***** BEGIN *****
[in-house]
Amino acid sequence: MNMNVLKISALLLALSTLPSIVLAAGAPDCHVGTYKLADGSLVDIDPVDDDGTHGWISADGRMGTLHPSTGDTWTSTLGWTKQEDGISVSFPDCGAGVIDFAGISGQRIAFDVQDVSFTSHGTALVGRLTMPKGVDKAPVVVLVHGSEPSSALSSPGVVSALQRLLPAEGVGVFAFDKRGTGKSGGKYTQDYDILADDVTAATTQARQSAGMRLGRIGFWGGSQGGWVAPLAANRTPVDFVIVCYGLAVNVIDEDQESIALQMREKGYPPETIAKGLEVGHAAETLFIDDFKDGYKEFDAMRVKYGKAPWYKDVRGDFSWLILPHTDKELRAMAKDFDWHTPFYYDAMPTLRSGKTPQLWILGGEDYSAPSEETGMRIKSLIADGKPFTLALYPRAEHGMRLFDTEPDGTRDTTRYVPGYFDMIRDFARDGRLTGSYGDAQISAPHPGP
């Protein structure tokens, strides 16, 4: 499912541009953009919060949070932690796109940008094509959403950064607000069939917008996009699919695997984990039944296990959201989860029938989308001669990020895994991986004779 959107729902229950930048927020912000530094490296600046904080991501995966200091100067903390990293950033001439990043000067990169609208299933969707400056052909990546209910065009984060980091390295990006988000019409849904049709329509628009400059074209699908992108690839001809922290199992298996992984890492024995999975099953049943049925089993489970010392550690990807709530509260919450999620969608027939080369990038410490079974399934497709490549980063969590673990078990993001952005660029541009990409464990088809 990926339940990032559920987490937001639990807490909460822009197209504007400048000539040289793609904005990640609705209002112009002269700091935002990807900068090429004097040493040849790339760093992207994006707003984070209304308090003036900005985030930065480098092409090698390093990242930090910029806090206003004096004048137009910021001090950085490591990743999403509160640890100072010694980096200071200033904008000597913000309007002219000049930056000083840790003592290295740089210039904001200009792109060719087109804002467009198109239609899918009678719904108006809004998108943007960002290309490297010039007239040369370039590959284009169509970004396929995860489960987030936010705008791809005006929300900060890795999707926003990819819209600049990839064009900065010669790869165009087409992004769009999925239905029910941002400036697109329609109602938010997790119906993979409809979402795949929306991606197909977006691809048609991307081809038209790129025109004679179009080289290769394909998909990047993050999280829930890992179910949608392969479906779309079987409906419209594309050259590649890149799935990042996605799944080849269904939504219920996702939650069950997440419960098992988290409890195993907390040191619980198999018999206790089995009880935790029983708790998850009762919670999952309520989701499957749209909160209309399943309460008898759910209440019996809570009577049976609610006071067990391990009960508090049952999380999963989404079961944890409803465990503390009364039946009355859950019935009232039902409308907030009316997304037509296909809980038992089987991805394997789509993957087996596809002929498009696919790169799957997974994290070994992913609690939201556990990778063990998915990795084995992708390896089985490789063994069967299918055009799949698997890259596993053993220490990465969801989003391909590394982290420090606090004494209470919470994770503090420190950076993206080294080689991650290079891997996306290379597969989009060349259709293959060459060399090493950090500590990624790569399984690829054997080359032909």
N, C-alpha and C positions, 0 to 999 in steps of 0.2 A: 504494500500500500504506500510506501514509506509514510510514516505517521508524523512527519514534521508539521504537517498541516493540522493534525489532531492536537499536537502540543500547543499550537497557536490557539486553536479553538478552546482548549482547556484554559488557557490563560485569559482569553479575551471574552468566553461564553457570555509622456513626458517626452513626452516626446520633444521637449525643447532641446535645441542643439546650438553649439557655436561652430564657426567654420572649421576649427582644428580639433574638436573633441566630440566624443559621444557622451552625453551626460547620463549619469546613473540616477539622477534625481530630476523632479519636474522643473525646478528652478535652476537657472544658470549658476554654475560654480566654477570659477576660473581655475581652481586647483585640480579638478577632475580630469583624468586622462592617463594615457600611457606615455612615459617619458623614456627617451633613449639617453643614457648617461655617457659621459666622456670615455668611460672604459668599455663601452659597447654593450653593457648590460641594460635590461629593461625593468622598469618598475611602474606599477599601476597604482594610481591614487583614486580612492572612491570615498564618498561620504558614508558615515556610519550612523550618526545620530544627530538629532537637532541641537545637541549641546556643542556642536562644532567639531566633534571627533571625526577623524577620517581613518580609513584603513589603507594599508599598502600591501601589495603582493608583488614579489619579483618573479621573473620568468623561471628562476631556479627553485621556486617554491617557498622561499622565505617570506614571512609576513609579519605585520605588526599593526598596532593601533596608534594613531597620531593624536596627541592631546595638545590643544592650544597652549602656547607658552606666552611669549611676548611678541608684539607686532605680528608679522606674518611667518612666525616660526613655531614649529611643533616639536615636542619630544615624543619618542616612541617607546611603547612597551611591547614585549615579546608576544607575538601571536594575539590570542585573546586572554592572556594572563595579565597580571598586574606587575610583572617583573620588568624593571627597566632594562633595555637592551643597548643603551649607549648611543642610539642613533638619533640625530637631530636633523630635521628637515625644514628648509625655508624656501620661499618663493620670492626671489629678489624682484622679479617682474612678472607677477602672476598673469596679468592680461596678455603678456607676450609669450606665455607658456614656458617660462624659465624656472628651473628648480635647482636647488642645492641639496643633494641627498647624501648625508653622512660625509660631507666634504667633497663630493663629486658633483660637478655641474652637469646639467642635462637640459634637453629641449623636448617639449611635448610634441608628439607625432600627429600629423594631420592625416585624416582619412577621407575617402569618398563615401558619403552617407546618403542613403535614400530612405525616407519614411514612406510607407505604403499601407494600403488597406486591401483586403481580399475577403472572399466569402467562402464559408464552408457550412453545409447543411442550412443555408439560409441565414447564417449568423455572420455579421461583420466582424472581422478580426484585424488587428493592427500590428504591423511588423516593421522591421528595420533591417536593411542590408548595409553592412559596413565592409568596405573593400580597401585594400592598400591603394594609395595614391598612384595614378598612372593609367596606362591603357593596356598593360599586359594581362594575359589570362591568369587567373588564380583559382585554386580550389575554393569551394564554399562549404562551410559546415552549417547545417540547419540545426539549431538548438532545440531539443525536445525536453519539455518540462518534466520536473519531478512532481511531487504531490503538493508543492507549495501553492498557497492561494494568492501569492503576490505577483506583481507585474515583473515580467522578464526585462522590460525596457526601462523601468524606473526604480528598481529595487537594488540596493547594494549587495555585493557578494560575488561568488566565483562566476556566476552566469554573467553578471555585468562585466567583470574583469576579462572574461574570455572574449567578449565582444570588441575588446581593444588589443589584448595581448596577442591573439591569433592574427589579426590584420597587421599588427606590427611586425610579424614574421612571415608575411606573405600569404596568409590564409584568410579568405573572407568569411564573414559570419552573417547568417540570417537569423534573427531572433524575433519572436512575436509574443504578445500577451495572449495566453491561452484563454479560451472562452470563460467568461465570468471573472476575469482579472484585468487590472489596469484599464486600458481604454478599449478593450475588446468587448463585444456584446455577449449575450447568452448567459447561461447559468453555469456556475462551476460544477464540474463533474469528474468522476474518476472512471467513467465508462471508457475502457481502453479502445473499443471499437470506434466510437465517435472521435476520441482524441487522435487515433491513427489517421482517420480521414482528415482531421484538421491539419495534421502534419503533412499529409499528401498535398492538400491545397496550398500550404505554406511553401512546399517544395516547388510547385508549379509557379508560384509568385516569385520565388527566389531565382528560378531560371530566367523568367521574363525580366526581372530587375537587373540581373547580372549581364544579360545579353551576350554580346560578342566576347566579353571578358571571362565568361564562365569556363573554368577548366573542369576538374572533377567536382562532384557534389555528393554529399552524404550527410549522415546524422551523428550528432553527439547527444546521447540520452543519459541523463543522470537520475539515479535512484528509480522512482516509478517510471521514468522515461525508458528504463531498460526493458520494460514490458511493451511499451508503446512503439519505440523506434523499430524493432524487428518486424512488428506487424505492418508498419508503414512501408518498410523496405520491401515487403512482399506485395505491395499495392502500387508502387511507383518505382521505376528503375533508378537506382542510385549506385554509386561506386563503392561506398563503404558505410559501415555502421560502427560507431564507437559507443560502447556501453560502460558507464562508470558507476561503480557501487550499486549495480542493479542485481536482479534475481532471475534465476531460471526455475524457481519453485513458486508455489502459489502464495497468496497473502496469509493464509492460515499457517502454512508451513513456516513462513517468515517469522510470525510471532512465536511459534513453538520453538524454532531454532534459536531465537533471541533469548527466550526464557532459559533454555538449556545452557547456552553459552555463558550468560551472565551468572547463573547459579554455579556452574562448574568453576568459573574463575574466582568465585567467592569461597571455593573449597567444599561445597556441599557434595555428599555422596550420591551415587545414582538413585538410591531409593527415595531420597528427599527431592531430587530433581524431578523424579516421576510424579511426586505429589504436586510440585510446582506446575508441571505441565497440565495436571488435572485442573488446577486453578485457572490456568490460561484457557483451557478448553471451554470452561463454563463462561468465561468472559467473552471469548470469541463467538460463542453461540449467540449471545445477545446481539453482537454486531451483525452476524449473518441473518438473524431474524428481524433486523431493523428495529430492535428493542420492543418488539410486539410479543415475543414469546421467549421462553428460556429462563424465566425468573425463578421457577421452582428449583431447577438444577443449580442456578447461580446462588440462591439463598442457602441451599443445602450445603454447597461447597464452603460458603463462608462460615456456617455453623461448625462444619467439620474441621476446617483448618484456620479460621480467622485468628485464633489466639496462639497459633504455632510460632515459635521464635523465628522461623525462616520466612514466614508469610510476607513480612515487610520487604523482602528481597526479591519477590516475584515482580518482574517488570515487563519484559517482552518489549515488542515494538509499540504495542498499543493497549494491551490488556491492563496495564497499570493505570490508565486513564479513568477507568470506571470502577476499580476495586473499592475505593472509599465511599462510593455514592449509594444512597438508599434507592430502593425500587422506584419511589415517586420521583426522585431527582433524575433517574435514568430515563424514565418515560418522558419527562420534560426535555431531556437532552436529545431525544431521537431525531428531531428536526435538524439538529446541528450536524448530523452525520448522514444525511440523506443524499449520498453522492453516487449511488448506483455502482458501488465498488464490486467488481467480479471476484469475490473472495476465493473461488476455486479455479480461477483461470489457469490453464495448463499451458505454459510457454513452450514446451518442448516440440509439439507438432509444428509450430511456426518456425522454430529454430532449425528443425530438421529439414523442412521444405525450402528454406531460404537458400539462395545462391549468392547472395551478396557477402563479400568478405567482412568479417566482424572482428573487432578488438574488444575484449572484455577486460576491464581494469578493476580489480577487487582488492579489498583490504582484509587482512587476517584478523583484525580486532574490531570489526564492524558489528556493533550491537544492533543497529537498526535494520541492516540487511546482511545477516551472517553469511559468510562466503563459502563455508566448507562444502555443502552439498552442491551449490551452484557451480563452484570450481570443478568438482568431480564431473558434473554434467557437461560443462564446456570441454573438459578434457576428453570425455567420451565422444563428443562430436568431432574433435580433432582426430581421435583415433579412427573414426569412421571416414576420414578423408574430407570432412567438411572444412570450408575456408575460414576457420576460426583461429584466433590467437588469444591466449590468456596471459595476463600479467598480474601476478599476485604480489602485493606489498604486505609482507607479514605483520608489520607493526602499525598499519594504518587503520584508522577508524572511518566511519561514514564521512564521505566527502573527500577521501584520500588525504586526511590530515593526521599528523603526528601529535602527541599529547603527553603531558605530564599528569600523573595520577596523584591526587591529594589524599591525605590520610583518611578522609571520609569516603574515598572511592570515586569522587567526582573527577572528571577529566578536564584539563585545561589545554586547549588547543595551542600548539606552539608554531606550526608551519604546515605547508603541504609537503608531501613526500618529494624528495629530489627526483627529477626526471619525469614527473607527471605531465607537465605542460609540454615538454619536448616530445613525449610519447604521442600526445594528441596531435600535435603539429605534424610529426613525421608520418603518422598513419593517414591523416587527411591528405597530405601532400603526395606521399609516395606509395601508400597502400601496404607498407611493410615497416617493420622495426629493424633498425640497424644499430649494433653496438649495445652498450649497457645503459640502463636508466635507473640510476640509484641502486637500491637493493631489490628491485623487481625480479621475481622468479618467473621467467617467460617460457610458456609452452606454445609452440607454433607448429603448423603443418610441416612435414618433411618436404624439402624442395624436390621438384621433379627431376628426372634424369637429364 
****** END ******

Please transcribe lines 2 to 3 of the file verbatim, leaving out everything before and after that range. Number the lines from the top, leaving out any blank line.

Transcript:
Amino acid sequence: MNMNVLKISALLLALSTLPSIVLAAGAPDCHVGTYKLADGSLVDIDPVDDDGTHGWISADGRMGTLHPSTGDTWTSTLGWTKQEDGISVSFPDCGAGVIDFAGISGQRIAFDVQDVSFTSHGTALVGRLTMPKGVDKAPVVVLVHGSEPSSALSSPGVVSALQRLLPAEGVGVFAFDKRGTGKSGGKYTQDYDILADDVTAATTQARQSAGMRLGRIGFWGGSQGGWVAPLAANRTPVDFVIVCYGLAVNVIDEDQESIALQMREKGYPPETIAKGLEVGHAAETLFIDDFKDGYKEFDAMRVKYGKAPWYKDVRGDFSWLILPHTDKELRAMAKDFDWHTPFYYDAMPTLRSGKTPQLWILGGEDYSAPSEETGMRIKSLIADGKPFTLALYPRAEHGMRLFDTEPDGTRDTTRYVPGYFDMIRDFARDGRLTGSYGDAQISAPHPGP
């Protein structure tokens, strides 16, 4: 499912541009953009919060949070932690796109940008094509959403950064607000069939917008996009699919695997984990039944296990959201989860029938989308001669990020895994991986004779 959107729902229950930048927020912000530094490296600046904080991501995966200091100067903390990293950033001439990043000067990169609208299933969707400056052909990546209910065009984060980091390295990006988000019409849904049709329509628009400059074209699908992108690839001809922290199992298996992984890492024995999975099953049943049925089993489970010392550690990807709530509260919450999620969608027939080369990038410490079974399934497709490549980063969590673990078990993001952005660029541009990409464990088809 990926339940990032559920987490937001639990807490909460822009197209504007400048000539040289793609904005990640609705209002112009002269700091935002990807900068090429004097040493040849790339760093992207994006707003984070209304308090003036900005985030930065480098092409090698390093990242930090910029806090206003004096004048137009910021001090950085490591990743999403509160640890100072010694980096200071200033904008000597913000309007002219000049930056000083840790003592290295740089210039904001200009792109060719087109804002467009198109239609899918009678719904108006809004998108943007960002290309490297010039007239040369370039590959284009169509970004396929995860489960987030936010705008791809005006929300900060890795999707926003990819819209600049990839064009900065010669790869165009087409992004769009999925239905029910941002400036697109329609109602938010997790119906993979409809979402795949929306991606197909977006691809048609991307081809038209790129025109004679179009080289290769394909998909990047993050999280829930890992179910949608392969479906779309079987409906419209594309050259590649890149799935990042996605799944080849269904939504219920996702939650069950997440419960098992988290409890195993907390040191619980198999018999206790089995009880935790029983708790998850009762919670999952309520989701499957749209909160209309399943309460008898759910209440019996809570009577049976609610006071067990391990009960508090049952999380999963989404079961944890409803465990503390009364039946009355859950019935009232039902409308907030009316997304037509296909809980038992089987991805394997789509993957087996596809002929498009696919790169799957997974994290070994992913609690939201556990990778063990998915990795084995992708390896089985490789063994069967299918055009799949698997890259596993053993220490990465969801989003391909590394982290420090606090004494209470919470994770503090420190950076993206080294080689991650290079891997996306290379597969989009060349259709293959060459060399090493950090500590990624790569399984690829054997080359032909």